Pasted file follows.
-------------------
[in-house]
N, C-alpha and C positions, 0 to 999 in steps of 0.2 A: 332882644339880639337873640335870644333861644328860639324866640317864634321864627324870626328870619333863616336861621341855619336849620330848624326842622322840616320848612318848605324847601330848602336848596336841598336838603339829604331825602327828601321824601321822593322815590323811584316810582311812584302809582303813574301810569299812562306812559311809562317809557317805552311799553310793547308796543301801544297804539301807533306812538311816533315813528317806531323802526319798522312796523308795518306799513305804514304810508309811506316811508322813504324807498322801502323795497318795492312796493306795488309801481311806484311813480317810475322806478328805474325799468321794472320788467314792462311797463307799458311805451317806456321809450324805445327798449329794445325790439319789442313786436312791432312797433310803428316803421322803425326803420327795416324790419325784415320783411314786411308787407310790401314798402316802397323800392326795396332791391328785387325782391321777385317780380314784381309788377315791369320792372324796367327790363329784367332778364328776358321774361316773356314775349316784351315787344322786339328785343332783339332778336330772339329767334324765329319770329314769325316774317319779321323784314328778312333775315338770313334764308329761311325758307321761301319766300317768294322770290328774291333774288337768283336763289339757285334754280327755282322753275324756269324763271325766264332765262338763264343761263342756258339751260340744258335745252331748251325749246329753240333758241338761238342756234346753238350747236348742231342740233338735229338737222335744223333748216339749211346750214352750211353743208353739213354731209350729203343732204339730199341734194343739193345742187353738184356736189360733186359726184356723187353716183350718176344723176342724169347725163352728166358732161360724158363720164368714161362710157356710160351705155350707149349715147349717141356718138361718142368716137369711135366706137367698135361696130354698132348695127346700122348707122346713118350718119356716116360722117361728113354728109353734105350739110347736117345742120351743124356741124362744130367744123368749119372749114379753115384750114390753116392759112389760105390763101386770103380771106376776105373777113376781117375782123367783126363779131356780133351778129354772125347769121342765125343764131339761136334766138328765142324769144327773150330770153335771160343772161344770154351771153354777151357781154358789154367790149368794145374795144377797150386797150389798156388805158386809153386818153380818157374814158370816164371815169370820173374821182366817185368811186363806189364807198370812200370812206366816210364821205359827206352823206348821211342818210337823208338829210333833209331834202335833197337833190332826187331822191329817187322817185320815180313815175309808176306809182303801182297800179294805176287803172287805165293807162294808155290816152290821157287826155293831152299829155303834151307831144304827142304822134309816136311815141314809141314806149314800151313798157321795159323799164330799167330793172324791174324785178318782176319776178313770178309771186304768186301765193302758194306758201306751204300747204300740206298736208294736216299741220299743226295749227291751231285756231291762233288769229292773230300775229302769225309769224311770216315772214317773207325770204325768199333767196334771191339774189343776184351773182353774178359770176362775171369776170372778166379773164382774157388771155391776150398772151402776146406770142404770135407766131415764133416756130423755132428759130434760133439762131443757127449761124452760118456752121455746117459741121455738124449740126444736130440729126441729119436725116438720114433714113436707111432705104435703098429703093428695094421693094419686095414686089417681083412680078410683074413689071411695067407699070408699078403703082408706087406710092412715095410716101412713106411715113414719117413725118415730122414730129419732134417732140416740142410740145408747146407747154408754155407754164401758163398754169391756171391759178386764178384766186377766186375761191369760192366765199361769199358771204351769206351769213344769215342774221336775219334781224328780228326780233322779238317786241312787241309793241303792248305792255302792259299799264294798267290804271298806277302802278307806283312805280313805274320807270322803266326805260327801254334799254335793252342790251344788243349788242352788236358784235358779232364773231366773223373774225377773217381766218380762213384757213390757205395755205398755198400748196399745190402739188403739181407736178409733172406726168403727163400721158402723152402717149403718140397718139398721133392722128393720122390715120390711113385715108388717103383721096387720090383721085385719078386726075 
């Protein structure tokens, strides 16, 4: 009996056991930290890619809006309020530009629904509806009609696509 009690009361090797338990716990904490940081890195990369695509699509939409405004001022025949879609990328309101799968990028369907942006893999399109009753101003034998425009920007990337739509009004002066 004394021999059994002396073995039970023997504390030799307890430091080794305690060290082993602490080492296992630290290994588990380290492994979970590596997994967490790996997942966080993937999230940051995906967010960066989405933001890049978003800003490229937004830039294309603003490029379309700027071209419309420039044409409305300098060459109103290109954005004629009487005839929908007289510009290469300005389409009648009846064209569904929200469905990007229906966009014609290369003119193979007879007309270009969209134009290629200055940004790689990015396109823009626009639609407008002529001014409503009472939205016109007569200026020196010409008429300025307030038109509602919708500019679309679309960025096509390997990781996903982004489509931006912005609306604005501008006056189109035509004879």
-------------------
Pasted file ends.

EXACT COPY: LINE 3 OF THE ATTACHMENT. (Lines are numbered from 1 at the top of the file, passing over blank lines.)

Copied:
């Protein structure tokens, strides 16, 4: 009996056991930290890619809006309020530009629904509806009609696509 009690009361090797338990716990904490940081890195990369695509699509939409405004001022025949879609990328309101799968990028369907942006893999399109009753101003034998425009920007990337739509009004002066 004394021999059994002396073995039970023997504390030799307890430091080794305690060290082993602490080492296992630290290994588990380290492994979970590596997994967490790996997942966080993937999230940051995906967010960066989405933001890049978003800003490229937004830039294309603003490029379309700027071209419309420039044409409305300098060459109103290109954005004629009487005839929908007289510009290469300005389409009648009846064209569904929200469905990007229906966009014609290369003119193979007879007309270009969209134009290629200055940004790689990015396109823009626009639609407008002529001014409503009472939205016109007569200026020196010409008429300025307030038109509602919708500019679309679309960025096509390997990781996903982004489509931006912005609306604005501008006056189109035509004879």